coastal restoration

Nature takes a crack at rebuilding marsh

Jul 9, 2012

A small breach on the marsh-covered east bank of the Mississippi River south of New Orleans is giving rise to calls to let the river run wild.

The debate centers on a 77-foot-wide channel the river carved through a levee road in the unused Bohemia spillway in Plaquemines Parish, about 45 miles south of New Orleans. The breach is outside levees that protect thinly populated communities on the sliver of delta that extends south to form Louisiana's boot.

U.S. Sen. David Vitter is highlighting his role as Louisiana's lone member on the congressional committee that drew up a final version of the federal highway bill. But he's omitting the detail that the bill blows an $859 million hole in Louisiana's Medicaid funding.

As President Barack Obama was set to sign the measure into law Friday, Louisiana's Democrats were questioning Vitter's role in slashing the Medicaid dollars and asking if he fought against the cuts.

Legislation assigning 80 percent of BP’s Clean Water Act fines to Gulf Coast states most affected by its oil spill has been approved by Congress. The landmark legislation included in the Transportation Bill is expected to mean billions of dollars for Louisiana.

BATON ROUGE — A scientific study has found that heavily oiled areas in Barataria Bay showed twice the normal land erosion rates in the year and a half after the massive BP oil leak in 2010. The study found oil killed marsh plants and that led to the higher rates of erosion. 

Tab Benoit, Dr. John, others fight to save coast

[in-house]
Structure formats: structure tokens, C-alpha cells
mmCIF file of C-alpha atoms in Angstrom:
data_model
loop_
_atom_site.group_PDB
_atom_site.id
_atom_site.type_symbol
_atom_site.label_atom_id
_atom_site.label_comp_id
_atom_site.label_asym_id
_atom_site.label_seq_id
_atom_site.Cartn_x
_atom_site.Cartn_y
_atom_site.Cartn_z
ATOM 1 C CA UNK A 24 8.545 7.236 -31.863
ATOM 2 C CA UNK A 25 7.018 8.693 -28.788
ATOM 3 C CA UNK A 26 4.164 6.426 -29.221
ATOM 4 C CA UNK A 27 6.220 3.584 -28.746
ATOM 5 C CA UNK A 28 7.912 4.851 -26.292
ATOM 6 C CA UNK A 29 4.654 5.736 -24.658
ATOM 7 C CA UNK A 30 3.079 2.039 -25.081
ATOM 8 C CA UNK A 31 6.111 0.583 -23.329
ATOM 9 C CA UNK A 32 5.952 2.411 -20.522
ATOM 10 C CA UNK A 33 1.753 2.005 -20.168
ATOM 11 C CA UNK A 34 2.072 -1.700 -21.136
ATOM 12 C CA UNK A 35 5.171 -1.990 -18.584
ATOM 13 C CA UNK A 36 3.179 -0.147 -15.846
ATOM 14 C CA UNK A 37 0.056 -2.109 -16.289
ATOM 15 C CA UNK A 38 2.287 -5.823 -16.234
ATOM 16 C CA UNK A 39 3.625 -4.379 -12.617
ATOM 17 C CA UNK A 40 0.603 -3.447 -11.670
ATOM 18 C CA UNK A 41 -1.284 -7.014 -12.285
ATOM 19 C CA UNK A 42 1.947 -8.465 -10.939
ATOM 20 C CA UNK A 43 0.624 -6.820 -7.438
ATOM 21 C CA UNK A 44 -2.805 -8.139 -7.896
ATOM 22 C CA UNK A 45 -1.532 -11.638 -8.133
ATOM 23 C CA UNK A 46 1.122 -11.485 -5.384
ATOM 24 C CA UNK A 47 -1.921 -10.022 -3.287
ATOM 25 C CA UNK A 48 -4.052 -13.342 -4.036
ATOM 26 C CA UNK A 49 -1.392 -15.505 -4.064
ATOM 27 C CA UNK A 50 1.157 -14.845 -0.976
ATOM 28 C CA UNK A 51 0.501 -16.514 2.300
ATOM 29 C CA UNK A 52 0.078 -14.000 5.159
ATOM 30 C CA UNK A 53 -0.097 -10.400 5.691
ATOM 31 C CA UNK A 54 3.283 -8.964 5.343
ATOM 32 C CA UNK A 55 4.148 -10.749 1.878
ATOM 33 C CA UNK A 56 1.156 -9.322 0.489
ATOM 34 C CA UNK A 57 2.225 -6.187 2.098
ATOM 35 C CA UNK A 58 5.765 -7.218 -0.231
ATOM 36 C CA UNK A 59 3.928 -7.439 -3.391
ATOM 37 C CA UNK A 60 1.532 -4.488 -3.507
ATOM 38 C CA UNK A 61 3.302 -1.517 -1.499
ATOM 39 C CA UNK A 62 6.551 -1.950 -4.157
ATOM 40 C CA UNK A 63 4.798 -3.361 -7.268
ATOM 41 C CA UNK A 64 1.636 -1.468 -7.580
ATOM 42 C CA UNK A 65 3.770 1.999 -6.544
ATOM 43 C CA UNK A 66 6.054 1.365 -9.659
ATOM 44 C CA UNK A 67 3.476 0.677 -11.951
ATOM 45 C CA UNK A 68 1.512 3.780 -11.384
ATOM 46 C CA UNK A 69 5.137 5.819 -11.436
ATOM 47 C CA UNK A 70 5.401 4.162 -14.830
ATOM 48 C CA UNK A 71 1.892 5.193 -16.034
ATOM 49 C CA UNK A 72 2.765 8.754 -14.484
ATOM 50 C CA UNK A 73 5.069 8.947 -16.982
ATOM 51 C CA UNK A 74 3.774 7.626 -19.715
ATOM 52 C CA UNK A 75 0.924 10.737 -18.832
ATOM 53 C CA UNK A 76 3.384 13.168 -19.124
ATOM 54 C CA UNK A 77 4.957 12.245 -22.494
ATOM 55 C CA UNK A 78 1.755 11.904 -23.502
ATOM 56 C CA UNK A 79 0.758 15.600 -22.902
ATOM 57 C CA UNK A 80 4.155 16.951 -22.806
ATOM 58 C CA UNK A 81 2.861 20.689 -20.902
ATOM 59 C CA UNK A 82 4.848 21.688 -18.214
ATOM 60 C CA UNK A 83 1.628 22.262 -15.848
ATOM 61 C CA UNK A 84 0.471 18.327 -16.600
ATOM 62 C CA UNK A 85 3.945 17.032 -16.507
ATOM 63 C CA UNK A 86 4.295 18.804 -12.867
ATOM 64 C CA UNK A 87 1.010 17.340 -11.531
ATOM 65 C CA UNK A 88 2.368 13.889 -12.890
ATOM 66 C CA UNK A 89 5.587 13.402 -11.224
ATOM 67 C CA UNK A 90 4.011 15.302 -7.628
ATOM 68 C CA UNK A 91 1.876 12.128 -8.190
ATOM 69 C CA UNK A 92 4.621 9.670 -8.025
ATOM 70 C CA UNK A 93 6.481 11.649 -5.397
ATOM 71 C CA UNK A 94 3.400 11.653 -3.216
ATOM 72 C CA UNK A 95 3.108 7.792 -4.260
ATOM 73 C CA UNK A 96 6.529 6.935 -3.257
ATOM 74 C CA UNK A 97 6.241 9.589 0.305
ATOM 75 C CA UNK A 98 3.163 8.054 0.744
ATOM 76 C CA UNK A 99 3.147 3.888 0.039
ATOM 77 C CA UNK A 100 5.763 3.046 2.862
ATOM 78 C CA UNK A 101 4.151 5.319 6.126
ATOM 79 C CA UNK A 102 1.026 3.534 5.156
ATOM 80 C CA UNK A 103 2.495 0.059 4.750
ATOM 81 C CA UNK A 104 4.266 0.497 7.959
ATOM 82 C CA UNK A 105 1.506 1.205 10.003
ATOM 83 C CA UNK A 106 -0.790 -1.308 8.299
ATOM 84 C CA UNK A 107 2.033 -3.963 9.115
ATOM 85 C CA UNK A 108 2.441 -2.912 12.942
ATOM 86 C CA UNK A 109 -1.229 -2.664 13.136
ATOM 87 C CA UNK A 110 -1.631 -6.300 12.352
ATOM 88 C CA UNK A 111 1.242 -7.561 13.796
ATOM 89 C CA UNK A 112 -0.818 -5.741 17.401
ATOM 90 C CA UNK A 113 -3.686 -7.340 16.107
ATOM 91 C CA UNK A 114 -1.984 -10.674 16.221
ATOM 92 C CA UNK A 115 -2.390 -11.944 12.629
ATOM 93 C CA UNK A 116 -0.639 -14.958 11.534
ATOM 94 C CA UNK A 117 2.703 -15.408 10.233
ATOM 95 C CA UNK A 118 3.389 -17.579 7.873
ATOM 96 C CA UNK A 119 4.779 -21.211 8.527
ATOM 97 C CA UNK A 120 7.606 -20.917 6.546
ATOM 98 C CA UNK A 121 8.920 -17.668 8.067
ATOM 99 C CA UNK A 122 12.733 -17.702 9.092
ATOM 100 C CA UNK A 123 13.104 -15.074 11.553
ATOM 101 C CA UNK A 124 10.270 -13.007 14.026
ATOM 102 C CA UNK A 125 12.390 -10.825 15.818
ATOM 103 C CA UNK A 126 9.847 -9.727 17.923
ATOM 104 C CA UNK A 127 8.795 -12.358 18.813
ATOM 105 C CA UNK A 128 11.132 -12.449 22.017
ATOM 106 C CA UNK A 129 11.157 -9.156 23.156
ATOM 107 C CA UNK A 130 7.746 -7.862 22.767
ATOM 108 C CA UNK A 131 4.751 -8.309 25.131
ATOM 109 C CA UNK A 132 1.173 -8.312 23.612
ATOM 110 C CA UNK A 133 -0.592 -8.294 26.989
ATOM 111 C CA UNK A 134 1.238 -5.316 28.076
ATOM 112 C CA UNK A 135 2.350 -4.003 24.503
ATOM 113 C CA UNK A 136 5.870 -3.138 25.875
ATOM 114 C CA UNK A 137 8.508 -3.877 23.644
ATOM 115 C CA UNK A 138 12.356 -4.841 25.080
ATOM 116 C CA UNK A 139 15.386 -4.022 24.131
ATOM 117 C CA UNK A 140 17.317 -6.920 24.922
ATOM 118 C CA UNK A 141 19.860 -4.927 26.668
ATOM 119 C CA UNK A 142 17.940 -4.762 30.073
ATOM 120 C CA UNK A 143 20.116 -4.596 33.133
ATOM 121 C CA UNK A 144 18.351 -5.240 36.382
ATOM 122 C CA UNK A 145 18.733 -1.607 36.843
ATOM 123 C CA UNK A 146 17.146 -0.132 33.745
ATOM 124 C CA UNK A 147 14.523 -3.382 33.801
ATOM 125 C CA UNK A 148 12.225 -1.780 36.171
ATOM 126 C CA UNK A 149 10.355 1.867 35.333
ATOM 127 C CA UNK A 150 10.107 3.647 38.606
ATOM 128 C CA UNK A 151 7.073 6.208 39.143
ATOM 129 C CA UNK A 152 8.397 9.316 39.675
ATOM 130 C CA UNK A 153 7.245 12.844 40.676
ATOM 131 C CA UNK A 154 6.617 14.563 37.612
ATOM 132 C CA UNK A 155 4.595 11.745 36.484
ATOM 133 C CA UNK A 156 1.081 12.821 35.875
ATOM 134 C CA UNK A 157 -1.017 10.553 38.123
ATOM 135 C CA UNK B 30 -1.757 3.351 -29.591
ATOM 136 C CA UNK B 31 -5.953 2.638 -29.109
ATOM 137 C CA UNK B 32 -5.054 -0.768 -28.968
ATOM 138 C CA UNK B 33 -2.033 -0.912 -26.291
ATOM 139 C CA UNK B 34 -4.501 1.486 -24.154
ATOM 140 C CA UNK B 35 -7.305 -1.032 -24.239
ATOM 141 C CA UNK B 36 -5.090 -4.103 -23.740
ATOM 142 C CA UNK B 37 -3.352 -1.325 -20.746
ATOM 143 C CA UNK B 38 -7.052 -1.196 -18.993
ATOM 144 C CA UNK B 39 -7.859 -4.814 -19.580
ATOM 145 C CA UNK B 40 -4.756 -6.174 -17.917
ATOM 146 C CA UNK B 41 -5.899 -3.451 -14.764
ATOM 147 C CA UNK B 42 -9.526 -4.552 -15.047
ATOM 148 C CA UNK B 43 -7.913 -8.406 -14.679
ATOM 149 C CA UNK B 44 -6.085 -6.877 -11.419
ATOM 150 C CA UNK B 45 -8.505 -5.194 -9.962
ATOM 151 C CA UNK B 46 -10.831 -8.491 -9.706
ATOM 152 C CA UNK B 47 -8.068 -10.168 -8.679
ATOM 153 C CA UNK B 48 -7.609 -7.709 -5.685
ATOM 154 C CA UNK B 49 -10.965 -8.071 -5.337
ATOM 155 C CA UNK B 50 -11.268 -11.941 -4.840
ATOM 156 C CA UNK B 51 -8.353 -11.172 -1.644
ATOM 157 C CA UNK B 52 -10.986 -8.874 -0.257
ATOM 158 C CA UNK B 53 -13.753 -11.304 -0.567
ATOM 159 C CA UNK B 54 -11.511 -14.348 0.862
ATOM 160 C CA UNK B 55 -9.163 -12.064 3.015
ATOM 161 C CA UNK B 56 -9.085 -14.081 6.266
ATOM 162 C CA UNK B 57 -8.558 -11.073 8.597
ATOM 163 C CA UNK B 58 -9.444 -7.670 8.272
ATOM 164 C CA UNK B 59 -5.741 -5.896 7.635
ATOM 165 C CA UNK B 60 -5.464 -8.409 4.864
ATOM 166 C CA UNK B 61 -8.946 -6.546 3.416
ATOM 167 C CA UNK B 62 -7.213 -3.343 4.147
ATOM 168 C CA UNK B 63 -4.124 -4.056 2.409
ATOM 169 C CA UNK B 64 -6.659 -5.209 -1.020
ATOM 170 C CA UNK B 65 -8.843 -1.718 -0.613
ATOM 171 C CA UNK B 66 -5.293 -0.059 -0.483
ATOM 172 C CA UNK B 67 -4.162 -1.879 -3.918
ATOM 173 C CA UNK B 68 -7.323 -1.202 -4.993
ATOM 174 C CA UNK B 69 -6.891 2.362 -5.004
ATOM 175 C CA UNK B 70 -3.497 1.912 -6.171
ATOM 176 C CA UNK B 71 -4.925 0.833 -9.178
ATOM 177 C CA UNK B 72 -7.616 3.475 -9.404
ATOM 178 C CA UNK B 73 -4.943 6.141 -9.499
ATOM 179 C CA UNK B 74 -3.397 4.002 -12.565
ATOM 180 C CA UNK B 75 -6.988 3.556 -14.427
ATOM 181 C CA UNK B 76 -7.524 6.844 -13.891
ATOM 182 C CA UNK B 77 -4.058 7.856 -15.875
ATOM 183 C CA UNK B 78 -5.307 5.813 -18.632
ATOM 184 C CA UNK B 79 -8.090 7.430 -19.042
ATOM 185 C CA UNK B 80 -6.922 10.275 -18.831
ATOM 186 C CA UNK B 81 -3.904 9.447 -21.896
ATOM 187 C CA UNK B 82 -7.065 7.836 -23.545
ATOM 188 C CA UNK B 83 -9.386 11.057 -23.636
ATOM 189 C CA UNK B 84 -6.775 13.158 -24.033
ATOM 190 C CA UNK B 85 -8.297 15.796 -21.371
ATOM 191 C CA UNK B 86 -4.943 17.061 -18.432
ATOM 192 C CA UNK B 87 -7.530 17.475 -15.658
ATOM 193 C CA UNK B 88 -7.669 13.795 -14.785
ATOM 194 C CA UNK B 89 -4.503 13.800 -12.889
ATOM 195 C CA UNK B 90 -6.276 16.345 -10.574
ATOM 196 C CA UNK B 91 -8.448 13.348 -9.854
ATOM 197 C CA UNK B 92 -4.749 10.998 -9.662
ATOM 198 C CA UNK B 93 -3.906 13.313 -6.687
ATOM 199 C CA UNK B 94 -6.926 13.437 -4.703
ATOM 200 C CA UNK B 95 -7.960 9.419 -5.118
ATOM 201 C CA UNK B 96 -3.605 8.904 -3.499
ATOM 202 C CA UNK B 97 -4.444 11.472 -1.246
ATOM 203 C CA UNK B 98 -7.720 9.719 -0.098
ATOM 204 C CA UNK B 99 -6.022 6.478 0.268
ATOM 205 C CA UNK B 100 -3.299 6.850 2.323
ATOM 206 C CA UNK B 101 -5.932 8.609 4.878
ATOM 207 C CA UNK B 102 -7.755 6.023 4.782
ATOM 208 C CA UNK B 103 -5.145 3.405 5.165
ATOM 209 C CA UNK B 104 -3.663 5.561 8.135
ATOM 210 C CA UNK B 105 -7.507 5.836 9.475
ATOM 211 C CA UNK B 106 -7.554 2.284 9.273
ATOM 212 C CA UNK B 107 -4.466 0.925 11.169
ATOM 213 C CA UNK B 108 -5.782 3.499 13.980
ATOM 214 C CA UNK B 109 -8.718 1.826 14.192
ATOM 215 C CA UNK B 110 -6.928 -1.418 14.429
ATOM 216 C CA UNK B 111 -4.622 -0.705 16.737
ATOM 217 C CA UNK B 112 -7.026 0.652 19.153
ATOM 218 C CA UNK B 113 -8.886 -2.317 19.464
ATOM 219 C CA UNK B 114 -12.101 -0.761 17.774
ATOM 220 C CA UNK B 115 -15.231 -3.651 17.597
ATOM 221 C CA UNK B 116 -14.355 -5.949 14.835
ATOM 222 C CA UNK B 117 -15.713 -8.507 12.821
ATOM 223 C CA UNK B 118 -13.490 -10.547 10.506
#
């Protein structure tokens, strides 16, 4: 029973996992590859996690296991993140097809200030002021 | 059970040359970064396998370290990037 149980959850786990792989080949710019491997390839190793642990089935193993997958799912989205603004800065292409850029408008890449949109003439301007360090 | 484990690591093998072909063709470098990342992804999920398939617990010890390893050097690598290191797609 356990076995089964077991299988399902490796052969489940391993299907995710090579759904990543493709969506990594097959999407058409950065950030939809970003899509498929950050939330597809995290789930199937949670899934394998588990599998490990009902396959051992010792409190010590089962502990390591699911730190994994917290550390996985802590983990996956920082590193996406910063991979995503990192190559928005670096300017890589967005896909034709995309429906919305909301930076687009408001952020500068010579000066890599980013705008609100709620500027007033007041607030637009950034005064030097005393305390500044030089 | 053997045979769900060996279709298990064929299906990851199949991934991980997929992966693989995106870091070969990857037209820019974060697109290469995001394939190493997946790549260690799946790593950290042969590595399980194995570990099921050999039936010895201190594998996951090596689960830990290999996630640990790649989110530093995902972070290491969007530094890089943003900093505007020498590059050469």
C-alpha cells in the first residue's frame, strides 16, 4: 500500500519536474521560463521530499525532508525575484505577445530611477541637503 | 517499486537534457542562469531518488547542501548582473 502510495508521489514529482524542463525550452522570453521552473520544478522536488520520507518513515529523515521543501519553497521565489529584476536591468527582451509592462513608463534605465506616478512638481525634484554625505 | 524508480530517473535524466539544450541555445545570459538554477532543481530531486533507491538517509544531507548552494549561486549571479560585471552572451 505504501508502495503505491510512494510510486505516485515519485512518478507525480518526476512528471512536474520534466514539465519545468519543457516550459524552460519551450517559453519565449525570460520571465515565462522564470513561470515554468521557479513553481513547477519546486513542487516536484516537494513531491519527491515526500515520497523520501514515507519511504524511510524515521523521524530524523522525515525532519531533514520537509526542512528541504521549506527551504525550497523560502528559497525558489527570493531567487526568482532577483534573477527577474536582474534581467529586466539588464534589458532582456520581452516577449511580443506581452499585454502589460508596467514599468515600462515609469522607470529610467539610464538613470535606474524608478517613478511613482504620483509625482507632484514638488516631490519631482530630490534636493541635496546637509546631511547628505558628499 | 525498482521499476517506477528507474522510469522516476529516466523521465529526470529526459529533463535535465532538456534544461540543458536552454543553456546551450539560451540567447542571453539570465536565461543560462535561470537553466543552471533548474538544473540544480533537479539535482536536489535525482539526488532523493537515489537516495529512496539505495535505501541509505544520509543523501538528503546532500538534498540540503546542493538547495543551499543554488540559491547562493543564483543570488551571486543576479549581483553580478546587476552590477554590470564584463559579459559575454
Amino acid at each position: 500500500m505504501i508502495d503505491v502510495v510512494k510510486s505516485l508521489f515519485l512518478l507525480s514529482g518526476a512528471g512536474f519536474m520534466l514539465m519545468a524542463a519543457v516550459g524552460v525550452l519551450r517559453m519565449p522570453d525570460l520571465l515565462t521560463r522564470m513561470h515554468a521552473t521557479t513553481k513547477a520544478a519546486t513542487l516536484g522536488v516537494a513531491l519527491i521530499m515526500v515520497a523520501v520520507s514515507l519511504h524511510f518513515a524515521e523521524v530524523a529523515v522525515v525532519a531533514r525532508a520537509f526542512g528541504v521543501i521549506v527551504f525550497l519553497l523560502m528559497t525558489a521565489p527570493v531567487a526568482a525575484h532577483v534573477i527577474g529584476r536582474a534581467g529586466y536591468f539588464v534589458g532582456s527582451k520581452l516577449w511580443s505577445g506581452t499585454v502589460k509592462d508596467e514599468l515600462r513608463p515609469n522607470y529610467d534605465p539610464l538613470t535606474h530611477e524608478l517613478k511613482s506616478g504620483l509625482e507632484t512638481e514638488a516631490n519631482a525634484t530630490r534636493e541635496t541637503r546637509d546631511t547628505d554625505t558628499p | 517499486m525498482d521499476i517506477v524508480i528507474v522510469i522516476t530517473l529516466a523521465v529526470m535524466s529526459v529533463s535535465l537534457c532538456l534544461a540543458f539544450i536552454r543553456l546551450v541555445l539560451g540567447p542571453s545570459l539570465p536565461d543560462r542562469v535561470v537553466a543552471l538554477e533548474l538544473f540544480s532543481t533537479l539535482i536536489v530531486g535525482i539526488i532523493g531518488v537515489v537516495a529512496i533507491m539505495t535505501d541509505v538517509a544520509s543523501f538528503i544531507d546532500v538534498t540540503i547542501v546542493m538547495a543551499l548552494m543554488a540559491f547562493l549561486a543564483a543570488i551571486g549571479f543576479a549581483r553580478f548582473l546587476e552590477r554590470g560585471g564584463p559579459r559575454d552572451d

Apr 28, 2012

Some of Louisiana's best known musicians have joined forces in an ongoing effort to help save Louisiana's coast and at the New Orleans Jazz and Heritage Festival fans will reap the benefits of the homegrown collaboration.

On Saturday, Voice of the Wetlands All-Stars featuring Tab Benoit, Dr. John, Cyril Neville, Anders Osbourne, Big Chief Monk Boudreaux, Johnny Vidacovich, Johnny Sansone and Waylon Thibodeaux hit the Acura Stage — the festival's largest — just before another headliner: Tom Petty and the Heartbreakers.

It's been two years since the Deepwater Horizon exploded in the Gulf of Mexico, killing 11 rig workers and unleashing the worst oil spill in U.S. history. The oil has long stopped flowing and BP spent billions of dollars to clean up oiled beaches and waterways, but the disaster isn't necessarily over.

Oil fouled some 1,100 miles of Gulf Coast shoreline, but today, in most spots, you can't see obvious signs of the spill. In Orange Beach, Ala., the clear emerald waters of the Gulf roll onto sugar-white sand beaches.

A leading Louisiana export is joining the effort to fight coastal erosion, and asking consumers around the world to help save the wetlands.